What does the following assignment statement do:

```sum = 2*sum ;
```

1. Evaluate the expression: get the value in `sum` and multiply it by two.
2. Then, put that value into `sum`.

# Expressions

Sometimes you need to think carefully about the two steps of an assignment statement. The first step is to evaluate the expression on the right of the assignment operator.

An expression is a combination of literals, operators, variable names, and parentheses used to calculate a value.

This (slightly incomplete) definition needs some explanation:

• literal — characters that directly give you a value, like: 3.456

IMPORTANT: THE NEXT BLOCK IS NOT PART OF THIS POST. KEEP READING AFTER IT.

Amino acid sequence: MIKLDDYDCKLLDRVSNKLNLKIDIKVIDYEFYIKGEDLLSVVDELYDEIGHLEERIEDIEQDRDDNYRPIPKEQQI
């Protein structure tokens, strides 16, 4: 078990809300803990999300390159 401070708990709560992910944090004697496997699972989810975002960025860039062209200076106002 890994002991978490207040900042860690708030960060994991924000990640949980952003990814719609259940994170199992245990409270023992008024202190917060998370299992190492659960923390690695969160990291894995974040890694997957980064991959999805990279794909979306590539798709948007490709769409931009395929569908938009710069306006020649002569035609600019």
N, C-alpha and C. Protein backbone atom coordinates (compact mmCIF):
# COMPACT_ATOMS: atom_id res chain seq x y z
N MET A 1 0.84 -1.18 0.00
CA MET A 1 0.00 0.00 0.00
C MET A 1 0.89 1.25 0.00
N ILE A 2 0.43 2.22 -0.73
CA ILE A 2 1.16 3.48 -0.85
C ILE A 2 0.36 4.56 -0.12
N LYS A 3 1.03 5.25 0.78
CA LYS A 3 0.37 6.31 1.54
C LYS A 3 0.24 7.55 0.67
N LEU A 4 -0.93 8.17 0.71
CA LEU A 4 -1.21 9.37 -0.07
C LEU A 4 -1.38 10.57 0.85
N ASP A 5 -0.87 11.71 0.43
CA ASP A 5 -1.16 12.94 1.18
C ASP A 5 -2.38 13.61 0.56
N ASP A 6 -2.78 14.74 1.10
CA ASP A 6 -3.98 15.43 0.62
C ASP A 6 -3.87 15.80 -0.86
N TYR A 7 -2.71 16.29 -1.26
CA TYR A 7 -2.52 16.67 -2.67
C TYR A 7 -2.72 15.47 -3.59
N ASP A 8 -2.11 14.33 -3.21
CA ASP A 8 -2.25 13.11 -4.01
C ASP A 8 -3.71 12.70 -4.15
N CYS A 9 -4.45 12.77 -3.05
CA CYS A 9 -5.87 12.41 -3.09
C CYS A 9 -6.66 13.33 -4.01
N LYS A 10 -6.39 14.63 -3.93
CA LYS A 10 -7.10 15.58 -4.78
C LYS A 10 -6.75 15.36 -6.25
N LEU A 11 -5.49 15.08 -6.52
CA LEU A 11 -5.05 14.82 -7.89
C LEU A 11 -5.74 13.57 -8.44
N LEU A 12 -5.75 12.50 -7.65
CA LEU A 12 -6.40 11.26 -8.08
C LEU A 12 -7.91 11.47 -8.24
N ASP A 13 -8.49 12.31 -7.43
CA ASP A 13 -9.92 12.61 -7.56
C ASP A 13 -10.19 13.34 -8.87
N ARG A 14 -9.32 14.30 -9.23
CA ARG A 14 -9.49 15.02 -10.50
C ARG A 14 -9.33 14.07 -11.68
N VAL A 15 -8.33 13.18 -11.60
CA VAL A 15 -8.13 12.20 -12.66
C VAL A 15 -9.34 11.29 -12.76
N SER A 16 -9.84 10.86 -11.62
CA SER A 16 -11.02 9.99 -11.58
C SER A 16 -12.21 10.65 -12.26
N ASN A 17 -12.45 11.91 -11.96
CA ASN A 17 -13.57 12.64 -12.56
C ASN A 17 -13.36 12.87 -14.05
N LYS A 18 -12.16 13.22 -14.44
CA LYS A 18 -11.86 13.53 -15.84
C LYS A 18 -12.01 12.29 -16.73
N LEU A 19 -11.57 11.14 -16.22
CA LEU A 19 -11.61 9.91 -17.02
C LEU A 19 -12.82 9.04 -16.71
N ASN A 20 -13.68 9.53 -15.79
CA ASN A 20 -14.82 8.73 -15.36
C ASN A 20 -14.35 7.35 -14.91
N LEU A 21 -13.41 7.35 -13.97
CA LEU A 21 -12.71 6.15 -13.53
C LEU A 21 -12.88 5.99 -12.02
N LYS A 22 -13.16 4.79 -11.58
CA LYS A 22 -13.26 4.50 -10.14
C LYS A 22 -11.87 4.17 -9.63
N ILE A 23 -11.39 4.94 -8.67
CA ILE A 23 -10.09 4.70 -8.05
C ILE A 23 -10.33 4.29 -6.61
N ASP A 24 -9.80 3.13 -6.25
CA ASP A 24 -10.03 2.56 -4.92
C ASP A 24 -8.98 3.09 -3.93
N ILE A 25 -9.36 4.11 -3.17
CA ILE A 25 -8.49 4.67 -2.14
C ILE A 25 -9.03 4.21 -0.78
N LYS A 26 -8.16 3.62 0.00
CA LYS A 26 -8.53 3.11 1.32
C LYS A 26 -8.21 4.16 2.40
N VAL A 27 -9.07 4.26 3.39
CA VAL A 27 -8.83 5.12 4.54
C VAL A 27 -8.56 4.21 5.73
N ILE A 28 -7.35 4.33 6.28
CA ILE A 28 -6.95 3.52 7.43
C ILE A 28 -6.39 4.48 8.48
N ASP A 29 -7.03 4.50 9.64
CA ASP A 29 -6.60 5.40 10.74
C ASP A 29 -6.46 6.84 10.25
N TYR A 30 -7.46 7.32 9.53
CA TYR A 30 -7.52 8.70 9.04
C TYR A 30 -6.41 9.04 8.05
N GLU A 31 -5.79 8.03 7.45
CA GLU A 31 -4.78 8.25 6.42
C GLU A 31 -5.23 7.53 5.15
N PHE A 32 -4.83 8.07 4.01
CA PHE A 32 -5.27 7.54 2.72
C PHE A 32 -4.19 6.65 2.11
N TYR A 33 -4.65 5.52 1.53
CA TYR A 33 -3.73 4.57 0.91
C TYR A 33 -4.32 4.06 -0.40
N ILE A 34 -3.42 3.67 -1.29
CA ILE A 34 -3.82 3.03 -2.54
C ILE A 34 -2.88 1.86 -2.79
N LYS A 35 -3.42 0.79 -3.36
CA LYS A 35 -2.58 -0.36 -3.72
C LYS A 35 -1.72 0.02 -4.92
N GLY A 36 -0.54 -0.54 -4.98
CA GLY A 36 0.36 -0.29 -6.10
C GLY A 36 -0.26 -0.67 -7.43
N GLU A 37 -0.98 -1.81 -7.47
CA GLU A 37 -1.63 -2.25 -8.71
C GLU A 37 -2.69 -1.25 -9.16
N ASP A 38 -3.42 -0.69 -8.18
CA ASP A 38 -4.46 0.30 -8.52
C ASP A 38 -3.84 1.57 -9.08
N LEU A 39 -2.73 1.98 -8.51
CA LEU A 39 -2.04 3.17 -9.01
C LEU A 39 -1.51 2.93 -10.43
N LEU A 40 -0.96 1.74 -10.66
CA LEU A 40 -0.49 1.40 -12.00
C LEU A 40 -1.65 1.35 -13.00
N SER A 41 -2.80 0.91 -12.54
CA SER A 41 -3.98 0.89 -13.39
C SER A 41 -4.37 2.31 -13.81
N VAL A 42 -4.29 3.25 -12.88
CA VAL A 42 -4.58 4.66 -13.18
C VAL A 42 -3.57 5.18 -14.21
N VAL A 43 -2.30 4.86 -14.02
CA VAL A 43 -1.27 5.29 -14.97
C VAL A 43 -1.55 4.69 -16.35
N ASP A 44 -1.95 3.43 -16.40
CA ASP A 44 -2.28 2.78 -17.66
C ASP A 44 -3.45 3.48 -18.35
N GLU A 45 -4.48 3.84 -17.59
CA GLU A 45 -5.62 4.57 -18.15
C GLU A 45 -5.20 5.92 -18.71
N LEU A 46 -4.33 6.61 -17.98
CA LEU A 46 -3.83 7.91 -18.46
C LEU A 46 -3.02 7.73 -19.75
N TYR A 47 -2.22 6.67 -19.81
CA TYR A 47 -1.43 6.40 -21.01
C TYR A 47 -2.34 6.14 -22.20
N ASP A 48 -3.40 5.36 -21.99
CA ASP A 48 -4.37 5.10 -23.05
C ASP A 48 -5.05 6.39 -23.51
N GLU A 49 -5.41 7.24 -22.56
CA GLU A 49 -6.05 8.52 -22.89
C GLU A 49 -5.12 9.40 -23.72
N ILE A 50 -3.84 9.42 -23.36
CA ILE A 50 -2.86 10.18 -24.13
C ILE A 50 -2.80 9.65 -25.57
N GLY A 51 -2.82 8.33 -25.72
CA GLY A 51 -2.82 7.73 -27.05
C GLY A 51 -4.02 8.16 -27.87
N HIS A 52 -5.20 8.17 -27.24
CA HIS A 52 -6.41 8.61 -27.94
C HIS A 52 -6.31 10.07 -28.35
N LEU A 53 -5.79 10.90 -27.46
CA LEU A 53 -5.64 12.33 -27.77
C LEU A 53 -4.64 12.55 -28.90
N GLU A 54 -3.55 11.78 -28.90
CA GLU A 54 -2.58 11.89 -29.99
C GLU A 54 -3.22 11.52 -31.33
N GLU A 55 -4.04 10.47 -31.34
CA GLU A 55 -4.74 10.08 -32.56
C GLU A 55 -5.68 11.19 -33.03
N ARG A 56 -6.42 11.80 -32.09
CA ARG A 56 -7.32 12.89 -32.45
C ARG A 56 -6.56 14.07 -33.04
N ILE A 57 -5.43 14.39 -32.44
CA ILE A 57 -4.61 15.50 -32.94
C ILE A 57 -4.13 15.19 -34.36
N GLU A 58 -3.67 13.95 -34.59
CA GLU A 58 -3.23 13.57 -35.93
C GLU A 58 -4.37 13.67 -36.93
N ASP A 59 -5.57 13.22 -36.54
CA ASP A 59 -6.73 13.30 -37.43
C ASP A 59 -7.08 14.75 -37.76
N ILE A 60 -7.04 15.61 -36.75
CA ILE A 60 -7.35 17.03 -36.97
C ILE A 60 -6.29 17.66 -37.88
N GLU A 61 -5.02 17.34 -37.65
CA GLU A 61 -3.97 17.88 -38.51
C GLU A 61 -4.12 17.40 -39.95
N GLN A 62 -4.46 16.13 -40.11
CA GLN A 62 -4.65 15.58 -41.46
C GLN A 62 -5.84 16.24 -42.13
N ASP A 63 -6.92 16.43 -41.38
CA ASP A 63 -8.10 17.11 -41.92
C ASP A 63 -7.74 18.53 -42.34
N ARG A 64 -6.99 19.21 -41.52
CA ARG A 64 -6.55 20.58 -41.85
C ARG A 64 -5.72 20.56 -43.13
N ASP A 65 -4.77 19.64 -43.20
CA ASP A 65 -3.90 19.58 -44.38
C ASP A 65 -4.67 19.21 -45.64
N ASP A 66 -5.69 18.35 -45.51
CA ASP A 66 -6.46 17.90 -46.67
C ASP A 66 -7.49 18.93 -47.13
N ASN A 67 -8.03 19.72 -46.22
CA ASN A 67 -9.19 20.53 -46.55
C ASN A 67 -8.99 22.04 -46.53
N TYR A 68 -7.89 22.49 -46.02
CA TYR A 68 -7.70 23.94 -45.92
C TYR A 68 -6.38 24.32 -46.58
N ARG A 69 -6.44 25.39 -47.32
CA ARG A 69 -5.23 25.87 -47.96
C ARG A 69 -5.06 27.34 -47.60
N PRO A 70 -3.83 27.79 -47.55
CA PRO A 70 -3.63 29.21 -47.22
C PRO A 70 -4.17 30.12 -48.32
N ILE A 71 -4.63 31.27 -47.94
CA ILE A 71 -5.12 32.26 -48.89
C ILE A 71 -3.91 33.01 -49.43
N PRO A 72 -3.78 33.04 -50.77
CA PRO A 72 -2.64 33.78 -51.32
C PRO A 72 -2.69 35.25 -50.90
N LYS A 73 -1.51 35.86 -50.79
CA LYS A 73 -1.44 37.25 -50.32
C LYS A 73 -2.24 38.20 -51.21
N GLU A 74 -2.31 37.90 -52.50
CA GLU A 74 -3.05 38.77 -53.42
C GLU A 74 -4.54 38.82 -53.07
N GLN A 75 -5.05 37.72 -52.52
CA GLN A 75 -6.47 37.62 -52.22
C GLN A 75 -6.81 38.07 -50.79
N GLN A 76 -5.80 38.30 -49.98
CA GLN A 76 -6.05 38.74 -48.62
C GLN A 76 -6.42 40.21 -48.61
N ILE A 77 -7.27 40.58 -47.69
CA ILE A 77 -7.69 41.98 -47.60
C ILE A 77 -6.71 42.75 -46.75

• operator — a symbol like plus `+` or times `*` that asks for an arithmetic operation.
• variable — a section of memory containing a value.
• parentheses`(` and `)`.

This might sound awful. Actually, this is stuff that you know from algebra, like:

```(32 - y) / ( x + 5 )
```

In the above, the character `/` means division.

Not just any mess of symbols will work. The following

```32 - y) / ( x  5 + )
```

is not a syntactically correct expression. There are rules for this, but the best rule is that an expression must look OK as algebra.

However, multiplication must always be shown by using a `*` operator. You can't multiply two variables by placing them next to each other. So, although `xy` might be correct in algebra, you must use `x*y` in Java.

### QUESTION 19:

Which of the following expressions are correct? (Assume that the variables have been properly declared elsewhere.)

 Expression Correct or Not? 53 12 - 3) x + 34 *z   99 sum + value